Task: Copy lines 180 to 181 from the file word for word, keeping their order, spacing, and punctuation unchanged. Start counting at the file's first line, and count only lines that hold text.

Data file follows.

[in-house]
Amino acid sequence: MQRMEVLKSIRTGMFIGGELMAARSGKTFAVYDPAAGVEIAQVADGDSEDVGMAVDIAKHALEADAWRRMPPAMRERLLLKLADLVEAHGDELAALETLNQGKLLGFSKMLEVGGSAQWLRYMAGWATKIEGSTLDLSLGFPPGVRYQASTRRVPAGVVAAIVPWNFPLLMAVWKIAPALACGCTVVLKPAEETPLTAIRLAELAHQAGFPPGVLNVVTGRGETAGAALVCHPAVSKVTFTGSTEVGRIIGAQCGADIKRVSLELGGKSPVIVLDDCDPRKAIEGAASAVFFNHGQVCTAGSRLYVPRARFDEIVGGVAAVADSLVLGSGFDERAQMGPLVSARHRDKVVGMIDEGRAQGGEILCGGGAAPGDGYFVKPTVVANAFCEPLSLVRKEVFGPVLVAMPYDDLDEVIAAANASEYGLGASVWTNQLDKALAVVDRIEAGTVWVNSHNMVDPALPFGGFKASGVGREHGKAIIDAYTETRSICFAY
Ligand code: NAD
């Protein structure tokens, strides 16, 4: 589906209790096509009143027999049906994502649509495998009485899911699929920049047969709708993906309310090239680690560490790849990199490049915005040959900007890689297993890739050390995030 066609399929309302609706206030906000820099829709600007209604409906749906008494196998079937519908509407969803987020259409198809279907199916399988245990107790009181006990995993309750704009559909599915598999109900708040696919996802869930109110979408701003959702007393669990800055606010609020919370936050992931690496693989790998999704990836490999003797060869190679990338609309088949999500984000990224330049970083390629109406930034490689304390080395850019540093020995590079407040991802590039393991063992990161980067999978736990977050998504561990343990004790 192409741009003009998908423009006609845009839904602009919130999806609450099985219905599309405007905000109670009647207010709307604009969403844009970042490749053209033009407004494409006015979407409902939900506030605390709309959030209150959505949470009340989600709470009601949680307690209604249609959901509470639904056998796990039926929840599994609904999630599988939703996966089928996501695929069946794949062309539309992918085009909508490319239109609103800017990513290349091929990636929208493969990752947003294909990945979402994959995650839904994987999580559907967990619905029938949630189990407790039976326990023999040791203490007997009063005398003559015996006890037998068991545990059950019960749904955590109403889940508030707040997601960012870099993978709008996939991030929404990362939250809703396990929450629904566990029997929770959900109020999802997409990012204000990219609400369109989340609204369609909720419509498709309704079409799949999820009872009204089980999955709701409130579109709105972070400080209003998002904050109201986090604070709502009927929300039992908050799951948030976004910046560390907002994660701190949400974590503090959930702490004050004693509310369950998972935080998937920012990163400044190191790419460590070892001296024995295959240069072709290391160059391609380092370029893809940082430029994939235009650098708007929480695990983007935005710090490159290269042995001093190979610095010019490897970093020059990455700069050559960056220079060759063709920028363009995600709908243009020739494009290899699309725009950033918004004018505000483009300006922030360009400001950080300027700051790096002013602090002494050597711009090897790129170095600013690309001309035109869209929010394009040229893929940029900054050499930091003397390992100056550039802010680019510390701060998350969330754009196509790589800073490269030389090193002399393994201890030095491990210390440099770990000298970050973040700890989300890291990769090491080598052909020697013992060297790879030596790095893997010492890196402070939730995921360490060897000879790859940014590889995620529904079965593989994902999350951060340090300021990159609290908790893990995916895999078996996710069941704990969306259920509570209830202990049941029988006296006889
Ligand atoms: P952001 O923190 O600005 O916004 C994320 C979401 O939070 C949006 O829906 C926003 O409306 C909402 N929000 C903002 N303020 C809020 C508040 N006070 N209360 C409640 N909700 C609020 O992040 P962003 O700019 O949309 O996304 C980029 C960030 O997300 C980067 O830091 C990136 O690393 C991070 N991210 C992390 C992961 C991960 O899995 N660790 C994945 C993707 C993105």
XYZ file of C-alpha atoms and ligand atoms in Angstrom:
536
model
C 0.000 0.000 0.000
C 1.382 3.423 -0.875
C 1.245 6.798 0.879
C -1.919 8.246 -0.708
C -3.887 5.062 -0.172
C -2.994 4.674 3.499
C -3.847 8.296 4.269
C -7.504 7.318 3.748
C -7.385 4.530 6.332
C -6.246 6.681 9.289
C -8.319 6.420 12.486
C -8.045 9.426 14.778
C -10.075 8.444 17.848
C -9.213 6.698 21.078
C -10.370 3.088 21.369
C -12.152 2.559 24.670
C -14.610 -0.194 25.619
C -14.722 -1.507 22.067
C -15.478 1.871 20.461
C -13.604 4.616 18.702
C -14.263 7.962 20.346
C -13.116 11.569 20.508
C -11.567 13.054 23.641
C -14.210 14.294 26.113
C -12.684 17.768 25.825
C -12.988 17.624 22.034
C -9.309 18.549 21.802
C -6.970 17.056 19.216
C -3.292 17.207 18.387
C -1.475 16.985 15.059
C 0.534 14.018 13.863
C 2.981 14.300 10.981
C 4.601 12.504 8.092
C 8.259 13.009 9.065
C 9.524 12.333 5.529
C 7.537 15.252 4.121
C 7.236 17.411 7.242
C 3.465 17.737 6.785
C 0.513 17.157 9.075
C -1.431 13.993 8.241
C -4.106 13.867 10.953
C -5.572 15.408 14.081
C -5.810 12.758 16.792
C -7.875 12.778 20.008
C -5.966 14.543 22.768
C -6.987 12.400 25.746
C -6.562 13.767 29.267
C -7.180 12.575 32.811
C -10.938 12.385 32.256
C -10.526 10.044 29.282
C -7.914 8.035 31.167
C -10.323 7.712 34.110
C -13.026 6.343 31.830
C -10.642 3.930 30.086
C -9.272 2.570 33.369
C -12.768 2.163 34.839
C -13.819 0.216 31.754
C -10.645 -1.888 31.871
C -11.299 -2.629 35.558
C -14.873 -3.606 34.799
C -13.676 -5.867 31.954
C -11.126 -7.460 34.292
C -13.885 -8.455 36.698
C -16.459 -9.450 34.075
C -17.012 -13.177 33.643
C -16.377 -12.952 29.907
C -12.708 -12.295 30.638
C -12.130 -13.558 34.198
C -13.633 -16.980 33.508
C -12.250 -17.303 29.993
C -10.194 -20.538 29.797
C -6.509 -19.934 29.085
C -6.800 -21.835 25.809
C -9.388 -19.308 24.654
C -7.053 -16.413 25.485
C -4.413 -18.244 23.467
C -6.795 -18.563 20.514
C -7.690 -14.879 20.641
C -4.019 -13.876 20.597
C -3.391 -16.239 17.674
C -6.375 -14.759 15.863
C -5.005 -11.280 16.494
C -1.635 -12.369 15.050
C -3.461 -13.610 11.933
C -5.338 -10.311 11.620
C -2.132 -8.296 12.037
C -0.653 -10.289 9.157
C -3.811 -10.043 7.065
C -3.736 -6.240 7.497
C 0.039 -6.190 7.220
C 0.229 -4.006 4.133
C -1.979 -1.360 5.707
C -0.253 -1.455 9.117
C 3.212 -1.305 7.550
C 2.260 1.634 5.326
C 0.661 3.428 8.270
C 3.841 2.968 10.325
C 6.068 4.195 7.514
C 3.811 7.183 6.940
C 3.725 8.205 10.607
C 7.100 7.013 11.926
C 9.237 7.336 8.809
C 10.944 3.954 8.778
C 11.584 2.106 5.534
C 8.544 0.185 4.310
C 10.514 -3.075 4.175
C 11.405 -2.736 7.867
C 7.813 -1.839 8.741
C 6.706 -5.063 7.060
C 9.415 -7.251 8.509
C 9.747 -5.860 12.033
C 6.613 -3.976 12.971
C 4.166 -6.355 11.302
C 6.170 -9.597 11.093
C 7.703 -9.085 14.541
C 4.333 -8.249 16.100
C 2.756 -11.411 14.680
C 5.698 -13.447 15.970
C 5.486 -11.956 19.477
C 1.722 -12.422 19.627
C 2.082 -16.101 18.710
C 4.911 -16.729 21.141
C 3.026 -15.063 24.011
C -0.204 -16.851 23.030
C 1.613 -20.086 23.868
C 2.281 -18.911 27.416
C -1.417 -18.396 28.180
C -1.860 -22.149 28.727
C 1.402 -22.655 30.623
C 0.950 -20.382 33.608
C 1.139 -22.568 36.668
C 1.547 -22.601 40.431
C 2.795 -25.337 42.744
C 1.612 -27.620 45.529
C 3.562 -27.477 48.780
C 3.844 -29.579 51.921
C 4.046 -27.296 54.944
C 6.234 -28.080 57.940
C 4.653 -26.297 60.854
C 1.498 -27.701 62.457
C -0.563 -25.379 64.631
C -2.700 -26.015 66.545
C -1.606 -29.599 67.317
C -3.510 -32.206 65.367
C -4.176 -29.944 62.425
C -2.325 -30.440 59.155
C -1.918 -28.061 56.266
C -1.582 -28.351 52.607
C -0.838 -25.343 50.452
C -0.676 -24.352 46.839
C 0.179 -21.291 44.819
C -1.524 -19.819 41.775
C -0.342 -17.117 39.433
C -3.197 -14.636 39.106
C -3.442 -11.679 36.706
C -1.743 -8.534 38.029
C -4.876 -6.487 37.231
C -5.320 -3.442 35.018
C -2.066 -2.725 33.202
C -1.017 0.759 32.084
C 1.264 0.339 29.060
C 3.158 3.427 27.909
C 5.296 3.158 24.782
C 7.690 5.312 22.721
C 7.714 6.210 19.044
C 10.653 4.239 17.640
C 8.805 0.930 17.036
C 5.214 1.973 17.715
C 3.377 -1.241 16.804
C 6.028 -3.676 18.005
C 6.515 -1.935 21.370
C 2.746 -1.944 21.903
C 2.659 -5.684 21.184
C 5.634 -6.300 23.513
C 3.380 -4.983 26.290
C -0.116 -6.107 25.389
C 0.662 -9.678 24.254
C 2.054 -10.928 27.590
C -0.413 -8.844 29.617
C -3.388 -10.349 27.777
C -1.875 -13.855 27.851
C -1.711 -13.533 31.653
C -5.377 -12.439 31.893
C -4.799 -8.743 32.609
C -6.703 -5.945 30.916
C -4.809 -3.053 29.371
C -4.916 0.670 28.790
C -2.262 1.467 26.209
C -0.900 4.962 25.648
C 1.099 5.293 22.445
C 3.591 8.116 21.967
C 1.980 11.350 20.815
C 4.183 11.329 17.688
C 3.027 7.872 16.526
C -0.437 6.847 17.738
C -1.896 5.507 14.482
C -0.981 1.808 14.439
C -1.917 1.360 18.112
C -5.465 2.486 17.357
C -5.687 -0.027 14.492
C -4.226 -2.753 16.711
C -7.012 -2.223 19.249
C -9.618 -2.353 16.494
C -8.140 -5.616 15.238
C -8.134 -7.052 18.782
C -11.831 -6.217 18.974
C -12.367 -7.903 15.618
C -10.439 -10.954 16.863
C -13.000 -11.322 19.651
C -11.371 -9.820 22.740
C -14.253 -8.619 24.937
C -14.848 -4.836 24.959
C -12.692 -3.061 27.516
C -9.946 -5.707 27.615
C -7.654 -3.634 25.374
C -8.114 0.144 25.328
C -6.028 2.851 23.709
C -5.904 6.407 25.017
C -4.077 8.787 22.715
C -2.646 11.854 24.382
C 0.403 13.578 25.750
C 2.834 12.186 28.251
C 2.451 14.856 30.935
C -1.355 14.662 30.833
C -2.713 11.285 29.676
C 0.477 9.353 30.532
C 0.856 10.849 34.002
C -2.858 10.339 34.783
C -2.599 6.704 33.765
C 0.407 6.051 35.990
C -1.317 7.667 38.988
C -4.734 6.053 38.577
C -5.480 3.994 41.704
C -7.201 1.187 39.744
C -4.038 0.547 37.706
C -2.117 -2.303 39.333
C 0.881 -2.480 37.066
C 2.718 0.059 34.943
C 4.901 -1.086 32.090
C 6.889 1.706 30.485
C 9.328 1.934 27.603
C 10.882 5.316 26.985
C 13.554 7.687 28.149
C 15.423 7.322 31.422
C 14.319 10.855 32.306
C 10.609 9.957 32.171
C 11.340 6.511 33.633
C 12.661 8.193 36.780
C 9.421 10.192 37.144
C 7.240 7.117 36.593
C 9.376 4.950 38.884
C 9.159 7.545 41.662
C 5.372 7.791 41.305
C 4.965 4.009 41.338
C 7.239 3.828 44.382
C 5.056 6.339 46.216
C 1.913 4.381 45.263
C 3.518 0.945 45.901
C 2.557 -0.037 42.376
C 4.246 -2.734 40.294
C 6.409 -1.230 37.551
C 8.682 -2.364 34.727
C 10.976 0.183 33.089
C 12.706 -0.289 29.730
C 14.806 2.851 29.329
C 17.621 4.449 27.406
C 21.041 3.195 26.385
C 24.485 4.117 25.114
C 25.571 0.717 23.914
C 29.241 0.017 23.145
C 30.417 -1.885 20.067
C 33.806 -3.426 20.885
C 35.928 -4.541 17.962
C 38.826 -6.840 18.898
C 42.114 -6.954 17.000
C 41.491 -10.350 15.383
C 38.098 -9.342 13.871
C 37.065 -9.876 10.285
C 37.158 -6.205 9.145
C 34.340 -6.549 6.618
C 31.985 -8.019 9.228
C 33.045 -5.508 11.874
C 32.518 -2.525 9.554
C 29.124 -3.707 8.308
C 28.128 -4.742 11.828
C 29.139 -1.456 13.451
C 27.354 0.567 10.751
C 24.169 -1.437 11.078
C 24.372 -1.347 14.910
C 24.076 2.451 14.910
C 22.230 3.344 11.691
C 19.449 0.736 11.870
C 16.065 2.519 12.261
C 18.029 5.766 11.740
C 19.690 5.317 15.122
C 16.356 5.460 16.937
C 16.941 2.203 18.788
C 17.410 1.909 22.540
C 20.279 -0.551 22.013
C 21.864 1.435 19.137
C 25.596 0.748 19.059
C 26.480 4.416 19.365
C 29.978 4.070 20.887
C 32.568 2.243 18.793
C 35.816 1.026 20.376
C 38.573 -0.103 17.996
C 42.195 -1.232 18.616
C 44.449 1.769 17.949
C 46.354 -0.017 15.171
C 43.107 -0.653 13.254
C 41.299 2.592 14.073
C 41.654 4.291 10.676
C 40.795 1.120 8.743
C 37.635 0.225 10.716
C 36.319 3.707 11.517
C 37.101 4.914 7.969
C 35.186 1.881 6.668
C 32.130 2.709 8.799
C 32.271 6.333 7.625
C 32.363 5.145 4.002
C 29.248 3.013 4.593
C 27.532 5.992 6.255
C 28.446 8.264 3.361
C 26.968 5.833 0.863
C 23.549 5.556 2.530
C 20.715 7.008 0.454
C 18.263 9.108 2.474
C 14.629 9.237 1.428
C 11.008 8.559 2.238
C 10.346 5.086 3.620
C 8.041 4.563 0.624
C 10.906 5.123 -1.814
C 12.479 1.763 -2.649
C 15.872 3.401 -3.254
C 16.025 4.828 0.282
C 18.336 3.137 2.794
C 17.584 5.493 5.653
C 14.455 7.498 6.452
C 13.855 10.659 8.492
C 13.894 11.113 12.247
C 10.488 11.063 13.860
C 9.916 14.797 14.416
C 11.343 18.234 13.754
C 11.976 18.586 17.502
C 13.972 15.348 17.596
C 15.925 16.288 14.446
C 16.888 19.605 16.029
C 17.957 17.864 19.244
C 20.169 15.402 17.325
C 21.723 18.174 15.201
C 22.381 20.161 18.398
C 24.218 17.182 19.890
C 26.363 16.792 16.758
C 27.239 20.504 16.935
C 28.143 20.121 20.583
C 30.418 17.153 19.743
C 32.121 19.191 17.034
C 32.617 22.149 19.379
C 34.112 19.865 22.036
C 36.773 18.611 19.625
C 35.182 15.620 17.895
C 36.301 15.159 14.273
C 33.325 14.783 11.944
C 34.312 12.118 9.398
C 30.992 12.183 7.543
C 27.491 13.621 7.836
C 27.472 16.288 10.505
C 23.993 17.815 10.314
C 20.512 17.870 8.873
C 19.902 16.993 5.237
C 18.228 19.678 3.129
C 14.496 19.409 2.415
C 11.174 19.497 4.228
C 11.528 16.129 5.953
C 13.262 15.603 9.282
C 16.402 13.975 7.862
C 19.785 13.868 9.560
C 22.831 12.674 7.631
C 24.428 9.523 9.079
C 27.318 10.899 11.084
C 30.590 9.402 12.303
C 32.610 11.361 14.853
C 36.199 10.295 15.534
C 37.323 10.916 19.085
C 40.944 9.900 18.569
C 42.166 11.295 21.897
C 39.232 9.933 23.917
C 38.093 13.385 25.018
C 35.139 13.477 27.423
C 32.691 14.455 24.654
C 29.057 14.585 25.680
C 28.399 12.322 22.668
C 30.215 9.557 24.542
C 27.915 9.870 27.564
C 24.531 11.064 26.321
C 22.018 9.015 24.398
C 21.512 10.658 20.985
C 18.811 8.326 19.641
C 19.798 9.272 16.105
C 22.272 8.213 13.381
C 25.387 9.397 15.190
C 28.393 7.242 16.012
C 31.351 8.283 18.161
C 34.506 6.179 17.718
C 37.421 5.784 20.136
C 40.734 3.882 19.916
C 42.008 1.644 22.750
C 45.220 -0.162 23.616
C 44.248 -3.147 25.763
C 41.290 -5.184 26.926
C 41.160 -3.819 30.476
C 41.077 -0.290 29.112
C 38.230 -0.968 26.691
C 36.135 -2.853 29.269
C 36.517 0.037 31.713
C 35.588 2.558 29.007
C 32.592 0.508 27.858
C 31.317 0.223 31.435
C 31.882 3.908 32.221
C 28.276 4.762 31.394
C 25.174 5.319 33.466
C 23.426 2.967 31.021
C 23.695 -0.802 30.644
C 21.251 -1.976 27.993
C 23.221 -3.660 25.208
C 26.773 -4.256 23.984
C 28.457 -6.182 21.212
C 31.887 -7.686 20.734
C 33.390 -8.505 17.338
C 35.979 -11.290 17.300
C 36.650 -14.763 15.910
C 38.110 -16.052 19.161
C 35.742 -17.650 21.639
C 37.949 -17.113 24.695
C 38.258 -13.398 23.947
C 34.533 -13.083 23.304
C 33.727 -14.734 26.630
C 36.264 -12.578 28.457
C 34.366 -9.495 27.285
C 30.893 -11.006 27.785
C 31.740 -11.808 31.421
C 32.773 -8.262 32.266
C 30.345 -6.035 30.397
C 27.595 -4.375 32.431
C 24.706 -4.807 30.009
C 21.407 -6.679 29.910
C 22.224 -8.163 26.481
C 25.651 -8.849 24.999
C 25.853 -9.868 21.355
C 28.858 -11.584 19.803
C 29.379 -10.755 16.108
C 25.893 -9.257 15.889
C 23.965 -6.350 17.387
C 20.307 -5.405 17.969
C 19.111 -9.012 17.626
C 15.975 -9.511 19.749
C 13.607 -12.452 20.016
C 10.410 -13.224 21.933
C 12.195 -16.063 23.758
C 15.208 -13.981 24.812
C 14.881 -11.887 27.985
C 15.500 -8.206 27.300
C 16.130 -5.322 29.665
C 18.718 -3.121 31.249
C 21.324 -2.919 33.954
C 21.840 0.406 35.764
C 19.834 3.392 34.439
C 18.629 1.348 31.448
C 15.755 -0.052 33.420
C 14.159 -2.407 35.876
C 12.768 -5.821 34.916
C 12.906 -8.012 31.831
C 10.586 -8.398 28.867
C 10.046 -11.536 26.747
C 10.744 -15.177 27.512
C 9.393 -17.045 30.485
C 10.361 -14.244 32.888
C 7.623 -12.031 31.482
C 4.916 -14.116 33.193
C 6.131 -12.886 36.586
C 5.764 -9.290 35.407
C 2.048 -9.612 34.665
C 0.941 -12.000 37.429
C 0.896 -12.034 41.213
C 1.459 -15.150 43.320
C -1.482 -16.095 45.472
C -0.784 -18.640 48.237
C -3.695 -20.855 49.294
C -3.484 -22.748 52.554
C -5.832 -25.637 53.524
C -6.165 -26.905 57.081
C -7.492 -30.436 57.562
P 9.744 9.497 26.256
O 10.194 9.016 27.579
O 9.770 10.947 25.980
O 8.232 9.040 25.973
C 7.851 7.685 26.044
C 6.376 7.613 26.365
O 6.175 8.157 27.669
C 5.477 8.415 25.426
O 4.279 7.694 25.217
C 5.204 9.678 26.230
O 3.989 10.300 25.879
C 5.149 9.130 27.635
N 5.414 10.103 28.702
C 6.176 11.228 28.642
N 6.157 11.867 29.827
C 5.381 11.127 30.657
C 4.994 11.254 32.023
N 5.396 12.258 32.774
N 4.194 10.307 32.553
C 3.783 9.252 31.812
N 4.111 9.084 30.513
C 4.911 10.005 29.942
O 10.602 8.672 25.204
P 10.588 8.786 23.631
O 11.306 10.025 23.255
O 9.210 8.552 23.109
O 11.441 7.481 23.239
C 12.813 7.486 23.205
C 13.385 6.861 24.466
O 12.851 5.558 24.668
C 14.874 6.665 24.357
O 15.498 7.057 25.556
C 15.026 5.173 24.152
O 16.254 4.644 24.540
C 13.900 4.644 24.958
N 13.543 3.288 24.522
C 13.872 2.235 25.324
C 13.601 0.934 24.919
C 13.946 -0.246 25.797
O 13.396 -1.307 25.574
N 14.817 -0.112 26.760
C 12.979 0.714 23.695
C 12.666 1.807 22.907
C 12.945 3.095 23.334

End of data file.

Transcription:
C 2.746 -1.944 21.903
C 2.659 -5.684 21.184